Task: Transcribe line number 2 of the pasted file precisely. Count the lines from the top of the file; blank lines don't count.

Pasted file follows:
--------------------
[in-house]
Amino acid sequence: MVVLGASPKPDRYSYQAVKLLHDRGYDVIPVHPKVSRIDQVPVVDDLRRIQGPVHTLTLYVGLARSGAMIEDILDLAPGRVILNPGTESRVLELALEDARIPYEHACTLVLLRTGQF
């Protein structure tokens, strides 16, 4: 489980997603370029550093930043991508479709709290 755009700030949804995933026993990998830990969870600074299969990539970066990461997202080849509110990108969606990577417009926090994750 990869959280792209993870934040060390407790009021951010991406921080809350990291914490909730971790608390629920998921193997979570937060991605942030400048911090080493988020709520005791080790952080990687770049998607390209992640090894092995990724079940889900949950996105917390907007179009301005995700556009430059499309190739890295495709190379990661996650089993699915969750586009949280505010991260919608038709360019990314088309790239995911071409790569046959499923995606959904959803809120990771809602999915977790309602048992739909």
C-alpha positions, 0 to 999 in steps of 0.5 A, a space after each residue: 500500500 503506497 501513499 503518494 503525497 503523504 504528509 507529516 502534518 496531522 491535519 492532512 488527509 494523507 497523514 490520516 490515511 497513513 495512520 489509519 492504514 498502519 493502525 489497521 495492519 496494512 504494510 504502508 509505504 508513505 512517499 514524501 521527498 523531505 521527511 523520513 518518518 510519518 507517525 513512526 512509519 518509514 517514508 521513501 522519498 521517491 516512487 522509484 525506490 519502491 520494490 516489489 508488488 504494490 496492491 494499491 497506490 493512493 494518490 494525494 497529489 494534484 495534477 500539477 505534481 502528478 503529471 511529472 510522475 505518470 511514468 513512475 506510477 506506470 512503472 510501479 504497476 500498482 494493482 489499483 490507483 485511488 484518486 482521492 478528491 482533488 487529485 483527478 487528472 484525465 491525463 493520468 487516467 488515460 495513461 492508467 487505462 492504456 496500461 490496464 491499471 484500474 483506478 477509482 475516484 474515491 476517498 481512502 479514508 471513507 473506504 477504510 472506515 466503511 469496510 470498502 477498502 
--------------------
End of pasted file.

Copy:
Amino acid sequence: MVVLGASPKPDRYSYQAVKLLHDRGYDVIPVHPKVSRIDQVPVVDDLRRIQGPVHTLTLYVGLARSGAMIEDILDLAPGRVILNPGTESRVLELALEDARIPYEHACTLVLLRTGQF